20. Krugman’s Call for a Housing Bubble – Daniel J. Sanchez
21. How to Fight the Modern State – Hans-Hermann Hoppe
22. How the Paper Money Experiment Will End – Philipp Bagus
23. The Keynesian Endgame – David Stockman
24. Native American Reservations: “Socialist Archipelago” – Andrei Znamenski
25. Ten Economic Blunders from History – John S. Chamberlain
26. The Ethics of Whistleblowing – Ben O’Neill
27. The Paradox of Imperialism – Hans-Hermann Hoppe
28. The Logical Beauty of Libertarianism – Hans-Hermann Hoppe
29. The Oslo Housing Bubble Syndrome – Mark Thornton
30. What Caused the Irish Potato Famine? – Mark Thornton
31. Judge Napolitano on the Worst Supreme Court Decisions – Judge Andrew P. Napolitano
32. The Economic Sense in Game of Thrones – Matt McCaffrey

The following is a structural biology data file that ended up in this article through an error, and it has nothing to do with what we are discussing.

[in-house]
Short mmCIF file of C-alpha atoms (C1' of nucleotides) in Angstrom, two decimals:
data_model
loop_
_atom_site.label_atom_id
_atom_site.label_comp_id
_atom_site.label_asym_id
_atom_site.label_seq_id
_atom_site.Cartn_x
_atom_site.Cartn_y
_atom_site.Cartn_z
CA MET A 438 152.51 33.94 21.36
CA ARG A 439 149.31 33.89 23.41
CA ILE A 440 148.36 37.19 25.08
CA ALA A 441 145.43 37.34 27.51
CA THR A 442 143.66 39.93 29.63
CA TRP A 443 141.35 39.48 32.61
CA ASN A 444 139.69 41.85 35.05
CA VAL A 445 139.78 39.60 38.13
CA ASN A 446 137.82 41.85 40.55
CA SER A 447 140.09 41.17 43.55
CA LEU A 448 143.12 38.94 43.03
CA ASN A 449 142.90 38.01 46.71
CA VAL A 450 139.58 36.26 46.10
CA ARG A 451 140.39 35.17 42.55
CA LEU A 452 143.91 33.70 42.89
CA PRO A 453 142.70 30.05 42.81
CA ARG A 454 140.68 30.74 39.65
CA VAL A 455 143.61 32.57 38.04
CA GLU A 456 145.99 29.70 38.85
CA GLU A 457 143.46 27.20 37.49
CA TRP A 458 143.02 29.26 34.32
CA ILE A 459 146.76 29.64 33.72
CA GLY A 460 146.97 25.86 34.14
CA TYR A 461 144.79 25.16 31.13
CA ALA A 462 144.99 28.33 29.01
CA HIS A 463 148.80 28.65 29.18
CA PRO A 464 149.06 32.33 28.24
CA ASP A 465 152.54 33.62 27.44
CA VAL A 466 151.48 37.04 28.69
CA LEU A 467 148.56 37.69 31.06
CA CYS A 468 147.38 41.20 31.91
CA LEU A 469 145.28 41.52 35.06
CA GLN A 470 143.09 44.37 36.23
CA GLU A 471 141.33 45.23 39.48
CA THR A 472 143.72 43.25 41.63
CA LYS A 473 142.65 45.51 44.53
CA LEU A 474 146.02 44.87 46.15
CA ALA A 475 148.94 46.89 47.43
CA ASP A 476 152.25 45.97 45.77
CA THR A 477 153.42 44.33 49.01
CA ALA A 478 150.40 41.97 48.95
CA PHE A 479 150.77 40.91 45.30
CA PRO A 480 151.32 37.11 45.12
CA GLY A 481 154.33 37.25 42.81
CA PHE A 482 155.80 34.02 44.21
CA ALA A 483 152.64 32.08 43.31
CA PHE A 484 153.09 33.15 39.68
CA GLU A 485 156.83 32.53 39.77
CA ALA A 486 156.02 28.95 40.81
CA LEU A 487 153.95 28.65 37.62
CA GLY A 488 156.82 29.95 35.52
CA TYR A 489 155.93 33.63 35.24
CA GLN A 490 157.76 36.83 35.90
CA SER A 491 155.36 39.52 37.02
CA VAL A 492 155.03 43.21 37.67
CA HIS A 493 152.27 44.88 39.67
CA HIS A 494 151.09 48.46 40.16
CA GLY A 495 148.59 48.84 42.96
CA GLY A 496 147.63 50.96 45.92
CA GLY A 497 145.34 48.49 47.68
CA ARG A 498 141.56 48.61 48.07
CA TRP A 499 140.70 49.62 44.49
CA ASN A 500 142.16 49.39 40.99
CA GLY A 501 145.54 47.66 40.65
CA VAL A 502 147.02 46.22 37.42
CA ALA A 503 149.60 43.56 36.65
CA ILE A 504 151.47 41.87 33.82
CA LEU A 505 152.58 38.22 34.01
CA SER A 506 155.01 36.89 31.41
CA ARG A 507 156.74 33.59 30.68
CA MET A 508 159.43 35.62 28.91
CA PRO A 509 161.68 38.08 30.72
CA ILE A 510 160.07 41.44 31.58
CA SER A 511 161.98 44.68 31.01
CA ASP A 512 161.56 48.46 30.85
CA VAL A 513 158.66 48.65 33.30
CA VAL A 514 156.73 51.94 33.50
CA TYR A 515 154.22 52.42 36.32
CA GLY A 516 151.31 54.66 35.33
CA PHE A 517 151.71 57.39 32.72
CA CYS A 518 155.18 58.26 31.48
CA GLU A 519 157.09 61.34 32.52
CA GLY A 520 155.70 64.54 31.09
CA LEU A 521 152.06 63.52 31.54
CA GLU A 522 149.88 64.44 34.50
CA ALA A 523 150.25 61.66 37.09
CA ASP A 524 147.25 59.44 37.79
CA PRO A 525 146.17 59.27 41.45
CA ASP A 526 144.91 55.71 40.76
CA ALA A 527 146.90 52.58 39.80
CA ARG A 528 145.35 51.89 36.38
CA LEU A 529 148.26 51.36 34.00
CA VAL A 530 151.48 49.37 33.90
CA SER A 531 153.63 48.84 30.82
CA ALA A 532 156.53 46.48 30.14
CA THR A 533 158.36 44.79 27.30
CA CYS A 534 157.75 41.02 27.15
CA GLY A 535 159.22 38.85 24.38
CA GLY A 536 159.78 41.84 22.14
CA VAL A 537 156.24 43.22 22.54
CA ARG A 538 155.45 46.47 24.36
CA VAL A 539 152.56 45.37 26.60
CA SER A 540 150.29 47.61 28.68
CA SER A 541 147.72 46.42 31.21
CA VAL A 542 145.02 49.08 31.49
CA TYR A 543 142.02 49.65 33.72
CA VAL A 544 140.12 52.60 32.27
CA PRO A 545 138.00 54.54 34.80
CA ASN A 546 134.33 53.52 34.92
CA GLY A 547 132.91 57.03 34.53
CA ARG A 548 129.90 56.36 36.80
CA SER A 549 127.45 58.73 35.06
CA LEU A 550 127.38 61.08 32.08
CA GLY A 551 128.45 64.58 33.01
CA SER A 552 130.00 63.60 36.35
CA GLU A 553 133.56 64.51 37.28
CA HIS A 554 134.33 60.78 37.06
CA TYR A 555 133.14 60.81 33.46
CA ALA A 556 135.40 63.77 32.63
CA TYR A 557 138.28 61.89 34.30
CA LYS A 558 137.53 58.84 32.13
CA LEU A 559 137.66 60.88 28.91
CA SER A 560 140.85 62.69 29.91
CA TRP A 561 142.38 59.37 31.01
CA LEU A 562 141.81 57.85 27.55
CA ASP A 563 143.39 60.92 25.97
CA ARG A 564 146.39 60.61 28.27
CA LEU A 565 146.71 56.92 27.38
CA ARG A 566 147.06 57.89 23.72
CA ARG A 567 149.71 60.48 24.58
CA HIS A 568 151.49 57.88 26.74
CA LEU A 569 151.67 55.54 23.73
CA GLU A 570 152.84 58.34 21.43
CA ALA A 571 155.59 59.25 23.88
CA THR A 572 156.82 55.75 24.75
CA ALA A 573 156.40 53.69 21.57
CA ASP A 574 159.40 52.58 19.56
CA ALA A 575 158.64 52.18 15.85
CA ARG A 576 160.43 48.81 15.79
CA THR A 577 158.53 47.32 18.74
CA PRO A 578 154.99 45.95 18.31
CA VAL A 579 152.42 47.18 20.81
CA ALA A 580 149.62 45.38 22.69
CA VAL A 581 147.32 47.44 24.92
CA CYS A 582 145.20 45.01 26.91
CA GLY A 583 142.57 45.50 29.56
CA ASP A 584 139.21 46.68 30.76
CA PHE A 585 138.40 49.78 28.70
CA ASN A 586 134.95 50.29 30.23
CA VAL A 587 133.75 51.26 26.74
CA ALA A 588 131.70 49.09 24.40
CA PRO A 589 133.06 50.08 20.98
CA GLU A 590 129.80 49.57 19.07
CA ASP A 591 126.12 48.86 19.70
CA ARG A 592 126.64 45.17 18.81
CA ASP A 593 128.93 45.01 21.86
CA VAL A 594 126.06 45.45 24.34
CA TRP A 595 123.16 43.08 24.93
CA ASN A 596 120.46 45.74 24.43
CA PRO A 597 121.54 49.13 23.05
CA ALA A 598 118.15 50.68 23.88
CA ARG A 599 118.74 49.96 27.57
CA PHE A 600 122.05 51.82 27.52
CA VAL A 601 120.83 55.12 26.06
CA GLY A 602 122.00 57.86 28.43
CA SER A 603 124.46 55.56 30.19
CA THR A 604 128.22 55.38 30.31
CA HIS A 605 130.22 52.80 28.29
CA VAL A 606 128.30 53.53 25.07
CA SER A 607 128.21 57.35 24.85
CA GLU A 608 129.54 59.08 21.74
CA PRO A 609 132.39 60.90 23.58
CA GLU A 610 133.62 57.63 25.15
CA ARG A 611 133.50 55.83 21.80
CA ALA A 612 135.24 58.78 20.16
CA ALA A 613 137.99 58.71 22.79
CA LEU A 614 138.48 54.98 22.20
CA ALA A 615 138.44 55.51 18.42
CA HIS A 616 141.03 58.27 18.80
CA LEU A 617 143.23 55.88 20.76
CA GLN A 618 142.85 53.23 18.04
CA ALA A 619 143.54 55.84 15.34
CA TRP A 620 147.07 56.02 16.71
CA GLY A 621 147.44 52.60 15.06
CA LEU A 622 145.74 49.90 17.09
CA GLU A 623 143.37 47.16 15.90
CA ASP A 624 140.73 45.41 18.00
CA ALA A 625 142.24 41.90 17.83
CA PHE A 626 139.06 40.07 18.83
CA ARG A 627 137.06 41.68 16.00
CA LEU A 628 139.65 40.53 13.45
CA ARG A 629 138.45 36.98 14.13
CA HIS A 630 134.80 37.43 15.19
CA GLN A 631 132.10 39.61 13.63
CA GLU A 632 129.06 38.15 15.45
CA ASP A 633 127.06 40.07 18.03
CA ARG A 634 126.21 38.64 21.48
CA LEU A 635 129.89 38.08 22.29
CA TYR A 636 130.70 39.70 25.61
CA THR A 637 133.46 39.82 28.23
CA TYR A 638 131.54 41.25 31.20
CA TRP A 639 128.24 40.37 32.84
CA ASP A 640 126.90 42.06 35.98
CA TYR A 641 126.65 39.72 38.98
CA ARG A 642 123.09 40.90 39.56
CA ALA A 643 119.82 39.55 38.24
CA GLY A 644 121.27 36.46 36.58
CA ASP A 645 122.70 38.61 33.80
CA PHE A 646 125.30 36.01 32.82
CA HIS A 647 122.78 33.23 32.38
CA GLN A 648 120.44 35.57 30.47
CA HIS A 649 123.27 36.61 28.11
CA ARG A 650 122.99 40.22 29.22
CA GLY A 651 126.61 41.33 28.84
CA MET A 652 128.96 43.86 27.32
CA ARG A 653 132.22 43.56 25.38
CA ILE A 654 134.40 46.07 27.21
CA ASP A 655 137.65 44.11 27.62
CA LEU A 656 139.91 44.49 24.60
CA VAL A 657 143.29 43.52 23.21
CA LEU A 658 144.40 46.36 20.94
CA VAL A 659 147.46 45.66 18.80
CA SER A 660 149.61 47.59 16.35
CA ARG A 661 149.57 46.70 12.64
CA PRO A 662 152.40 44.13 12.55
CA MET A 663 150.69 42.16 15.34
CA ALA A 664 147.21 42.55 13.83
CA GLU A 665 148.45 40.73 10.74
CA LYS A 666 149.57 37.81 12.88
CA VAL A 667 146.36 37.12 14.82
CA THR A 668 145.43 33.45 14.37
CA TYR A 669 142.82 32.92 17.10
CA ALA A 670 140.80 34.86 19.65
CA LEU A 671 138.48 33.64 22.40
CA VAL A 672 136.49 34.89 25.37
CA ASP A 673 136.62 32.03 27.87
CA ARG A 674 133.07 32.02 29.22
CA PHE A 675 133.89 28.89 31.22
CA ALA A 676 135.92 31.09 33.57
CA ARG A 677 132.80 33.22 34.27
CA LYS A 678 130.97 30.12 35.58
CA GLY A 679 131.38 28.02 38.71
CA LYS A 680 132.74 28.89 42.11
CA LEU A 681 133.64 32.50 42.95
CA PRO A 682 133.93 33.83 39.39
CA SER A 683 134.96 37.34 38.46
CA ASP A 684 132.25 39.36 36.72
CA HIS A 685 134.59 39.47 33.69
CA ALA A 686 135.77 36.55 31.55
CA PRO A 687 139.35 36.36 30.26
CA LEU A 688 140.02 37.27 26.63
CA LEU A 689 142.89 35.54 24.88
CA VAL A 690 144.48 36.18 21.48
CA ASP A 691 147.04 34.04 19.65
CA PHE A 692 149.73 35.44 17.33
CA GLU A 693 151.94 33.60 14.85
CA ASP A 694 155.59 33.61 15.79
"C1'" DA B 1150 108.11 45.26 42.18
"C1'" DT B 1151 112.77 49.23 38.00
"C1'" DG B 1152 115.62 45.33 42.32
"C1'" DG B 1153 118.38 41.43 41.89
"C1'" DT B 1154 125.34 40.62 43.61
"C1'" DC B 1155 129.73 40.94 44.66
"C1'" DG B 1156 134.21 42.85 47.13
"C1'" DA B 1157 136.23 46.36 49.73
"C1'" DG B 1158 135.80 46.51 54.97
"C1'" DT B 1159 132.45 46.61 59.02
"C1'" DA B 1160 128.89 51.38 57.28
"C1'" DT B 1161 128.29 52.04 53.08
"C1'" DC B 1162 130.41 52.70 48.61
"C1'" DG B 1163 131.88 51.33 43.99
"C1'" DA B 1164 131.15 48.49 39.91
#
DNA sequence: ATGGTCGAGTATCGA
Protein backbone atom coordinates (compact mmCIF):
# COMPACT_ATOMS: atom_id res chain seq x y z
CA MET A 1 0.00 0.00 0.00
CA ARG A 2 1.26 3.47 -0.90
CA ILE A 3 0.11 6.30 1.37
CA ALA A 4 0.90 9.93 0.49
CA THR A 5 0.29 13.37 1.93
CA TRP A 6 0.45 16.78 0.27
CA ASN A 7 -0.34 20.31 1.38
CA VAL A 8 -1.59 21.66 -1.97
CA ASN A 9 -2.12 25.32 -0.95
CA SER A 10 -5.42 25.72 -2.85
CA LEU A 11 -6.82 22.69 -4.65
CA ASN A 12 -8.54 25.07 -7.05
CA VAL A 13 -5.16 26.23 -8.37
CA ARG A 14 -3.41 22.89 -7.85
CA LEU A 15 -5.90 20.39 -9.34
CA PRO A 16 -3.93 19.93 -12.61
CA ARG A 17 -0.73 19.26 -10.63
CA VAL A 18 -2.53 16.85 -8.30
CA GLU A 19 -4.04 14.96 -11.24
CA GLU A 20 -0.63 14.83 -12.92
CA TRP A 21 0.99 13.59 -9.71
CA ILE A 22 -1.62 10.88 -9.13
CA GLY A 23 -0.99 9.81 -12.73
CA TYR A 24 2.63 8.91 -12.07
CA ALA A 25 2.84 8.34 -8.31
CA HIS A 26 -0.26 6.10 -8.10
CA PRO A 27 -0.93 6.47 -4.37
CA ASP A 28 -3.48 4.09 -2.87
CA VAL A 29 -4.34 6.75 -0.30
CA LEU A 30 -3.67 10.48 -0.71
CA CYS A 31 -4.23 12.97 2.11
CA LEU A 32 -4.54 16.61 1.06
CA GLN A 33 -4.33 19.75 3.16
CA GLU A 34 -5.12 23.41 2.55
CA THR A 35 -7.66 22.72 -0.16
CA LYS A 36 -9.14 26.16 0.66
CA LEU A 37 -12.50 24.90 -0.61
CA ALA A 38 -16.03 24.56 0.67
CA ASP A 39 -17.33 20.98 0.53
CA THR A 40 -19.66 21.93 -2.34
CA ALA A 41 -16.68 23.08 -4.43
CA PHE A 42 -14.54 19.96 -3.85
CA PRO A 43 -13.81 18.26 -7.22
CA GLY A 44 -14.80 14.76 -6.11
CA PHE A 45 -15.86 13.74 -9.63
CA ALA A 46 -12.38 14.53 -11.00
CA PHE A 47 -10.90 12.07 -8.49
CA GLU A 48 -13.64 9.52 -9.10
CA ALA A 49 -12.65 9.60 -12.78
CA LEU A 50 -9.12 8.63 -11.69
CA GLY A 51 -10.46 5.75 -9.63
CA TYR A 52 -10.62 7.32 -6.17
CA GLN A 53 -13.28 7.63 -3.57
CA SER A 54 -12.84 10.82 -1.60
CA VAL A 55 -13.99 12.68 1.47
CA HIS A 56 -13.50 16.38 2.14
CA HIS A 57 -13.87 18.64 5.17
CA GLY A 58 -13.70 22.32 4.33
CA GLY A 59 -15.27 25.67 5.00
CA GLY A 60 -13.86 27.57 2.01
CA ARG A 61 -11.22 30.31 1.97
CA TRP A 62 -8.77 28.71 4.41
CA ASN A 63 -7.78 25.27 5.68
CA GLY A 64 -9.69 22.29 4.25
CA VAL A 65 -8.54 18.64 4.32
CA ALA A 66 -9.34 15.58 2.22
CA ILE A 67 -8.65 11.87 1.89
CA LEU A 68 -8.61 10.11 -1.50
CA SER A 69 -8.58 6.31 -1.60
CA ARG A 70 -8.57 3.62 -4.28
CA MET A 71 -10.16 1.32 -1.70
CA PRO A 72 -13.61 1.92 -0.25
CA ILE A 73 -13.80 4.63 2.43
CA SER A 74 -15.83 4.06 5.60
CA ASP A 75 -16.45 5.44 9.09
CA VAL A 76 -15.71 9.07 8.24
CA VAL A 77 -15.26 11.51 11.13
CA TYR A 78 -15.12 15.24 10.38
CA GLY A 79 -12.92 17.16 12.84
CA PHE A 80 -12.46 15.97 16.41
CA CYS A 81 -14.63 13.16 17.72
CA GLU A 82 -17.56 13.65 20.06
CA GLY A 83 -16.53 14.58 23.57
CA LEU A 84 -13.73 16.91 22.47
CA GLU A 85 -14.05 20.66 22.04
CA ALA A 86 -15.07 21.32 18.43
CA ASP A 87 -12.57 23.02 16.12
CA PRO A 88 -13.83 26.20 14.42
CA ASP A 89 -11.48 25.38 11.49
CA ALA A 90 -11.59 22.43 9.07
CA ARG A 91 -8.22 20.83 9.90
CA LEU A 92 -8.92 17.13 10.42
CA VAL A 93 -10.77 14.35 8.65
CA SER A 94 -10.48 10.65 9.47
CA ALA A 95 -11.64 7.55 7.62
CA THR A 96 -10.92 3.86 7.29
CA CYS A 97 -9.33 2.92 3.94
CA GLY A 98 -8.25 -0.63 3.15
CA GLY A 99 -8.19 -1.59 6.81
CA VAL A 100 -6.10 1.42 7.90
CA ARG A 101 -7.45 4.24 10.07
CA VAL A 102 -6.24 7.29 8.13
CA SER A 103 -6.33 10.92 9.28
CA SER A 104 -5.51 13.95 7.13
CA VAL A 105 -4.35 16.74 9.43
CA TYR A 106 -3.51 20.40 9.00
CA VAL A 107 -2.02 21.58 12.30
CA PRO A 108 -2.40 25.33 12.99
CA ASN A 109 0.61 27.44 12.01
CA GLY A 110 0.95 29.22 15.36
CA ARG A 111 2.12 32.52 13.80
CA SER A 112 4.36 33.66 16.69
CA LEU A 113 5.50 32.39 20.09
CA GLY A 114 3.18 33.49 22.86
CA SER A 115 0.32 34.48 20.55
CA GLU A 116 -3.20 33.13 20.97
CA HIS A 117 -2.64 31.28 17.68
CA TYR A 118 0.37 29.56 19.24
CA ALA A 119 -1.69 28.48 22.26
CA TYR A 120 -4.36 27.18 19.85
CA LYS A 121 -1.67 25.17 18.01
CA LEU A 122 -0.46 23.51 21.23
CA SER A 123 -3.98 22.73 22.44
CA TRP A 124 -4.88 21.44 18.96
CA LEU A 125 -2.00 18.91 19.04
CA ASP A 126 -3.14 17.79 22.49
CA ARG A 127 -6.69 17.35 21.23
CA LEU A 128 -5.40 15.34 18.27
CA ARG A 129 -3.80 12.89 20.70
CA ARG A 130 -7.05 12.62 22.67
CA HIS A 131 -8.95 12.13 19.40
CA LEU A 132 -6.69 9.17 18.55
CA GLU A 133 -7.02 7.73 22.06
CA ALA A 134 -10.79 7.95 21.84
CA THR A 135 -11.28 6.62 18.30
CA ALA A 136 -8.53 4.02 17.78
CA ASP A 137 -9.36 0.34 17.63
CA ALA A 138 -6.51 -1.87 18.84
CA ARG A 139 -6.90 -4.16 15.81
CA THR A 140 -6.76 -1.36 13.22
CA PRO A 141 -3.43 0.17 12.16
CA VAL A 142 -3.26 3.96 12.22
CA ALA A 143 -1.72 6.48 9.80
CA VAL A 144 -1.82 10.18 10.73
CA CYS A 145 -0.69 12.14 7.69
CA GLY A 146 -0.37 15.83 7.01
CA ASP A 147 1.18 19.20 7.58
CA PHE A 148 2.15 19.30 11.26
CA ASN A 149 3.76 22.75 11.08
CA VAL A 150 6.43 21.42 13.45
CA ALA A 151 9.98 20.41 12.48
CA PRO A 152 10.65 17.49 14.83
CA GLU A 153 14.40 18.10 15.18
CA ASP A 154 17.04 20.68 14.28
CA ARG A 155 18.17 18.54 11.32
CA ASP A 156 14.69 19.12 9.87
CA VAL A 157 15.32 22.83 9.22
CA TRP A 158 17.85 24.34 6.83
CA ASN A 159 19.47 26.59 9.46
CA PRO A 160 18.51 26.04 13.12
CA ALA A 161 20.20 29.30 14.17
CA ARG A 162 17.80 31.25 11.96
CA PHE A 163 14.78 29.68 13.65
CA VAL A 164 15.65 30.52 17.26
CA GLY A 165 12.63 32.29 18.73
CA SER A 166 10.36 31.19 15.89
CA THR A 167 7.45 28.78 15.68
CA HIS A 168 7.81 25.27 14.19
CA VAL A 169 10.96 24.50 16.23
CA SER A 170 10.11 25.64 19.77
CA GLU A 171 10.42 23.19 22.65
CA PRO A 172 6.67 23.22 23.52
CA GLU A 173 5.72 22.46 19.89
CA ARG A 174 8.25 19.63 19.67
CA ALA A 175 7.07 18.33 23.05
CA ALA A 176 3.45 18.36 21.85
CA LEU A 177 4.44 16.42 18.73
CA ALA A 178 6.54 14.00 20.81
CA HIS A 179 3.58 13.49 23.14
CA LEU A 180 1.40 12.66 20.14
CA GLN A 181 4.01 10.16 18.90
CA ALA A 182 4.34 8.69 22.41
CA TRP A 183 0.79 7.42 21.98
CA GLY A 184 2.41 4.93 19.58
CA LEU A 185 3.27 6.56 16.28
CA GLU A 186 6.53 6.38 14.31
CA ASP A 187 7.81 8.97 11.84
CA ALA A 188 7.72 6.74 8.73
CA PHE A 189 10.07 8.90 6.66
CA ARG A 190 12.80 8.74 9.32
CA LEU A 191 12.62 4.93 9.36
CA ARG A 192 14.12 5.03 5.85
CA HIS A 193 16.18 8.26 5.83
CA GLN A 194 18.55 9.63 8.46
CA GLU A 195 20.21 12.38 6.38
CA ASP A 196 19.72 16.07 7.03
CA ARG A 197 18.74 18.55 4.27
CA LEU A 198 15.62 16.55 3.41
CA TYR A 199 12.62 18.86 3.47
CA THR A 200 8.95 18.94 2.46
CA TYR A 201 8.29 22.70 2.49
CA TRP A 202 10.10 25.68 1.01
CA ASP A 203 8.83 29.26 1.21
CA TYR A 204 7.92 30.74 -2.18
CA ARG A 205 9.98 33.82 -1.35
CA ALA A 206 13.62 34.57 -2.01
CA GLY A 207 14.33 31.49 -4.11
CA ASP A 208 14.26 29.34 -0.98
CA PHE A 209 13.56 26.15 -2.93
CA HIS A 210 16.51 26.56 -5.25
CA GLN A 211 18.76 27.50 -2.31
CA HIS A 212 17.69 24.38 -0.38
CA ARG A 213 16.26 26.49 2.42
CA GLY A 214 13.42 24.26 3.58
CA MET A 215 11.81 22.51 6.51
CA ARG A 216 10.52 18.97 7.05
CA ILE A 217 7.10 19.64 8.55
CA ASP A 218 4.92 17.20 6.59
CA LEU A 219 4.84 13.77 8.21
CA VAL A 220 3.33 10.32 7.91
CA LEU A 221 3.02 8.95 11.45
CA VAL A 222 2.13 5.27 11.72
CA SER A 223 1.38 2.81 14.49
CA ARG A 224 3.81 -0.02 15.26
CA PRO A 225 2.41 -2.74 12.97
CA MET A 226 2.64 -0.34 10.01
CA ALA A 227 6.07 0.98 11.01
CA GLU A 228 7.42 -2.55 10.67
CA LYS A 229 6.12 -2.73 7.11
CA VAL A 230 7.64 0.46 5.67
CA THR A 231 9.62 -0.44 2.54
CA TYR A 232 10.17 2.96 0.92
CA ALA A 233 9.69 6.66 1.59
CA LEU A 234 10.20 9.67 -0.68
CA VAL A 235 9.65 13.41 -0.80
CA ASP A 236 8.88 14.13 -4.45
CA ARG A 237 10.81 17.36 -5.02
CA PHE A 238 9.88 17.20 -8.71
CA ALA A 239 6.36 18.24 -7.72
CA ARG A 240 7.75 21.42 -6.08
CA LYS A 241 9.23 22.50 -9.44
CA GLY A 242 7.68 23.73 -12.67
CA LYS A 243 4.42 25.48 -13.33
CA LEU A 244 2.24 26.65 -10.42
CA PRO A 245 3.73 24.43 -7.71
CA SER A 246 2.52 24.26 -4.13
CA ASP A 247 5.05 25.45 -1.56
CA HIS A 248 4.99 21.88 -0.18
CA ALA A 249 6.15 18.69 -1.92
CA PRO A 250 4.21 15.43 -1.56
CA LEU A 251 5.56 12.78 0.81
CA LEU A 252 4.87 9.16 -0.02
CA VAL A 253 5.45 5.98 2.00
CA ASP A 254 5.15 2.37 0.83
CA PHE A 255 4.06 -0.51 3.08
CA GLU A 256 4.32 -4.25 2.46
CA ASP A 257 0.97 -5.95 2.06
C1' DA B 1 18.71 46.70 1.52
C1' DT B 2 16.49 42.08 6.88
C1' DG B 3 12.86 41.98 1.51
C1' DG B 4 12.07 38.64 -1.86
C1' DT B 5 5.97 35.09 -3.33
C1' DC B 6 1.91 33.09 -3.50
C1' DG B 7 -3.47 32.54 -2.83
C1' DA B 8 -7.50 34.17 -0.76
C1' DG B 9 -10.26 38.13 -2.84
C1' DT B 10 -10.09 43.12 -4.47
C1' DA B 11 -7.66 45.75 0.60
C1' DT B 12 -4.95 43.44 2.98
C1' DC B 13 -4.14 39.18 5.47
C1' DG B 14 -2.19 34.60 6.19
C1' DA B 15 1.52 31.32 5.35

33. Why Legalize Now? – Mark Thornton
34. The Bitcoin Money Myth – Frank Shostak
35. Outlawing Jobs: The Minimum Wage – Murray N. Rothbard
36. Elizabeth Warren’s Unwarranted Wage – Walter Block
37. Recessions: The Don’t Do List – John P. …read more

Source: MISES INSTITUTE

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Economic Freedom of the States of India 2013

March 18, 2014 in Economics

India’s economic freedom has increased notably since the 1990s, but the level of economic freedom within India varies greatly. The latest Economic Freedom of the States of India report shows how the state of Gujarat has widened its lead on the index, and includes a chapter on how Bihar, the poorest Indian state, took advantage of improved national policies to achieve double-digit growth.